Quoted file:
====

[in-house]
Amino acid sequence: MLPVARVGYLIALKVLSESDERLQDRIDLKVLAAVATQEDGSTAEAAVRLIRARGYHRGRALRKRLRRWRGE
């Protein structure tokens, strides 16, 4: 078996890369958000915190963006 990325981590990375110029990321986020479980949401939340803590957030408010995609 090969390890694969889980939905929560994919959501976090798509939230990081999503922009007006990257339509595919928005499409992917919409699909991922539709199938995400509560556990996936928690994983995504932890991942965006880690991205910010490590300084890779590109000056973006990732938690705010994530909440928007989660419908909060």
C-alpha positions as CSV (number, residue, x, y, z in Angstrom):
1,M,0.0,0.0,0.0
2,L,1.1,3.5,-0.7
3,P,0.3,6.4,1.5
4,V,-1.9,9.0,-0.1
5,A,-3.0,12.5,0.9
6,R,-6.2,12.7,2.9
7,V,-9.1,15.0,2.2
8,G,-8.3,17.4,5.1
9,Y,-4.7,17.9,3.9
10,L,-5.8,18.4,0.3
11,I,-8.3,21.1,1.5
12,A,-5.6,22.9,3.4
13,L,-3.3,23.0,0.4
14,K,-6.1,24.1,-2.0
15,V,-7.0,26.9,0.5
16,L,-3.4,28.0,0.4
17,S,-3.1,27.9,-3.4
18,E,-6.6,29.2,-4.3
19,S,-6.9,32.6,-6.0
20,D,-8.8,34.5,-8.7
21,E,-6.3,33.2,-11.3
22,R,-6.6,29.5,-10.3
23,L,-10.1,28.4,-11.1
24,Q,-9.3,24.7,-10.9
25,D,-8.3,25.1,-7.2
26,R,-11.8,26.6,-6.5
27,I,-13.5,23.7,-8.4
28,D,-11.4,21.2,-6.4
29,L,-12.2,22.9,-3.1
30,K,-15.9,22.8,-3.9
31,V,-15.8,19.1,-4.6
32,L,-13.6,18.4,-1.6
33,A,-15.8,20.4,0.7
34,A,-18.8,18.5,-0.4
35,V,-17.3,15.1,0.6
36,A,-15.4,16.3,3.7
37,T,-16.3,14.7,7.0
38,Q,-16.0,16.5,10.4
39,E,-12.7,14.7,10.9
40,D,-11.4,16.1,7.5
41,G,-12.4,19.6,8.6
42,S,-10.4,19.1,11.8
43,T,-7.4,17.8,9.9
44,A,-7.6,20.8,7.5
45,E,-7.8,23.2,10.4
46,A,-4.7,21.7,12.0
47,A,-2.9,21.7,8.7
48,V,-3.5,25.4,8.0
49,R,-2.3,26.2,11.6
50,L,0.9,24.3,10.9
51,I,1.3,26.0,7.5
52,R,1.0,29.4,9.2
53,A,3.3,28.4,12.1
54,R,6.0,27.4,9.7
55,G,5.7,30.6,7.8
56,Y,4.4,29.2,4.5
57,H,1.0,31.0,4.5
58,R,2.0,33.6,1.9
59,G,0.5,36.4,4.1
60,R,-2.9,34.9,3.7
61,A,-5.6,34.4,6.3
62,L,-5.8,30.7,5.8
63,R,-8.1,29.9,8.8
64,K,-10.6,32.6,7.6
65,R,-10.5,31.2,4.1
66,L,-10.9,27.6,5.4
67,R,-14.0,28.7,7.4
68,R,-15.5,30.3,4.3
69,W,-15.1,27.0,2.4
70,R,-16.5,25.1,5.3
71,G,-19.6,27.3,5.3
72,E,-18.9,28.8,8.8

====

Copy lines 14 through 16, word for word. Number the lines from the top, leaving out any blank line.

10,L,-5.8,18.4,0.3
11,I,-8.3,21.1,1.5
12,A,-5.6,22.9,3.4